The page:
A Predator of Information

Our songs will all be silenced, but what of it? Go on singing.

My Heart Is a Vector Space

9 January 2017 5:19 PM (life | better living through chemistry)

Most people don't understand how I feel. This isn't their fault; my emotions do not work in the normal way. I have Bipolar Affective Disorder I. ‘Bipolar’ is a bad name for the condition, as it suggests a straight line connecting depression and mania upon which any mood can be plotted with euthymia (the somewhat dystopian sounding psychiatric term for a normal mood state) somewhere in the middle. This is false.

Decades back, they called my condition ‘manic-depressive insanity’ and described it as a pattern of abnormal mood states comprising some mixture of the extremes of mania and depression. This is different from the general understanding of today where the two are viewed as opposites. I think of them as basis vectors that can be combined to find a mood. (One could subdivide mania and depression still further into independent components.) What we think of as ‘mania’ is simply a combination where depression's contribution is fairly small and vice versa.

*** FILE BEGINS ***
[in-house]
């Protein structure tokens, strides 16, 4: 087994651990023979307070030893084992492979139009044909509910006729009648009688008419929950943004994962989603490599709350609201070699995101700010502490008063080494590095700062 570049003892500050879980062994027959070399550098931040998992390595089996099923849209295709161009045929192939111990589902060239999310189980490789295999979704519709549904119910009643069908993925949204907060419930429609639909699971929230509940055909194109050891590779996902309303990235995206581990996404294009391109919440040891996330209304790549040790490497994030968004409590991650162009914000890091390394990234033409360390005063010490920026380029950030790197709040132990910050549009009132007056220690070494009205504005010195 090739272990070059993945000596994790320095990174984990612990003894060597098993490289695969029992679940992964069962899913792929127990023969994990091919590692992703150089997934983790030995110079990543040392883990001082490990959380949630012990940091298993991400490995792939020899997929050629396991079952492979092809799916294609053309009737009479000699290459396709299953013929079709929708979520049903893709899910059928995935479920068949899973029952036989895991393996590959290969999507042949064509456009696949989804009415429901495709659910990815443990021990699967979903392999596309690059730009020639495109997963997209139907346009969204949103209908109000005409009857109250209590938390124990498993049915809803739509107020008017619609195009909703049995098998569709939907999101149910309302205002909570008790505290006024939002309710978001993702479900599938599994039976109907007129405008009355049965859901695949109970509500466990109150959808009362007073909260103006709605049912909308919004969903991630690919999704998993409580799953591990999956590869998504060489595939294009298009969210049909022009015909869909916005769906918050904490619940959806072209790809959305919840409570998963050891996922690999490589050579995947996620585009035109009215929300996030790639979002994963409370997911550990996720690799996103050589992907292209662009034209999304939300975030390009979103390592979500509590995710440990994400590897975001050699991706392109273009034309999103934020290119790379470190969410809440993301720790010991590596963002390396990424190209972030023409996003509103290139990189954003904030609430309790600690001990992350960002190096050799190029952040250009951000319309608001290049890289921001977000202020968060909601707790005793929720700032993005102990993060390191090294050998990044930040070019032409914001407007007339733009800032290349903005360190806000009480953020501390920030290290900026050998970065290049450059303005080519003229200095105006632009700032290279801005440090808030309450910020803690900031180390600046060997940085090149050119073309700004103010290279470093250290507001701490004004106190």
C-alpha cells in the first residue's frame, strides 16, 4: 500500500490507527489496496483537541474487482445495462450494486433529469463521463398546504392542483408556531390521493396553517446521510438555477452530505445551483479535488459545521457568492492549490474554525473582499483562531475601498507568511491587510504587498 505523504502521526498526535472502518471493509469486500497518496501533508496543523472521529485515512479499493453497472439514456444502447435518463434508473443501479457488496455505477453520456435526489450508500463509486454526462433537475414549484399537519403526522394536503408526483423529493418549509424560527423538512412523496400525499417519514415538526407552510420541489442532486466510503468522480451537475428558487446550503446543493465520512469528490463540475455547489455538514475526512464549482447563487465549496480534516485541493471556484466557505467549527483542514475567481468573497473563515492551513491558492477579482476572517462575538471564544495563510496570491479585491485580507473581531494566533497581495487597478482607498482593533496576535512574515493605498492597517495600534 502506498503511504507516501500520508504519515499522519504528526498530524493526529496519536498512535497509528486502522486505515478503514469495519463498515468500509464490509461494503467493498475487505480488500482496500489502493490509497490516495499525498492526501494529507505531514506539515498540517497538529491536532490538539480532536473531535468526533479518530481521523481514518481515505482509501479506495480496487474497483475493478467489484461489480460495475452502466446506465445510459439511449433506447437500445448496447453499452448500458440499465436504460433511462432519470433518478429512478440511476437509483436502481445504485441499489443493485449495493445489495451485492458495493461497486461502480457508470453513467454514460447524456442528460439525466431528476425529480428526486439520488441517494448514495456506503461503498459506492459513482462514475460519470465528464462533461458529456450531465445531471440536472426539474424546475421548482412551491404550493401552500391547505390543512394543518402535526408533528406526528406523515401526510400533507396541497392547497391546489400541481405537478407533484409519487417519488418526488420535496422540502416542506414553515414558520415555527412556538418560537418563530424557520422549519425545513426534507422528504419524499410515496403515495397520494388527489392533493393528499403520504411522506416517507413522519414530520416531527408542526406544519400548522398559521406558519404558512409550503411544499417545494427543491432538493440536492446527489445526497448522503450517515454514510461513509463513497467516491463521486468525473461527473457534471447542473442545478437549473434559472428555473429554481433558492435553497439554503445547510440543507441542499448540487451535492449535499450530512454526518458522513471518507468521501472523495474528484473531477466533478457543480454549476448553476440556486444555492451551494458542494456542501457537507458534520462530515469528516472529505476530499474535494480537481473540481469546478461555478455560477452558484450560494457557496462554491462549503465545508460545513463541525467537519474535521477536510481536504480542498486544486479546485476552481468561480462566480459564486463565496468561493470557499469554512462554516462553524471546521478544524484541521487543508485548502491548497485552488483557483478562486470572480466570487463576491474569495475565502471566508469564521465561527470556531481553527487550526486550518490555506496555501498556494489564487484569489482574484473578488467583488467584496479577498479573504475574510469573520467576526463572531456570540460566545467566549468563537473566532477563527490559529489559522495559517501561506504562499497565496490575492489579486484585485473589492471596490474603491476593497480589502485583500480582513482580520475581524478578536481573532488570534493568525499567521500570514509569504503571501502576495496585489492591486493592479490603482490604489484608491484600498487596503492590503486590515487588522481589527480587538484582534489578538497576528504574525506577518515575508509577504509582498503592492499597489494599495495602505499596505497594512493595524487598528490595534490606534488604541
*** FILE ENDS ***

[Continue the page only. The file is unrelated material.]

When psychiatrists refer to a ‘mixed state’ they mean the most extreme combination, where depression and mania are both maxed out. This is considered a medical emergency and is, as far as I can tell, the worst thing in the world. One feels an incredible sense of wrongness and an intensity of emotional pain that dwarfs any physical suffering I've ever felt. The last time it happened to me was more than eight years ago and I still can't think of it in detail for too long without ending up in tears. By comparison, feeling like I was going to die of asphyxiation was much less traumatic. This kind of mixed state leaves me physically shaking, speaking too fast to be understood yet unable to make complete sentences (since I kept interrupting myself), and generally not functioning well. This is what finally got me to seek psychiatric treatment. That this is called ‘a mixed state’ is unfortunate, because there are mixtures that, while probably not the most wonderful thing in the world, are much less malignant.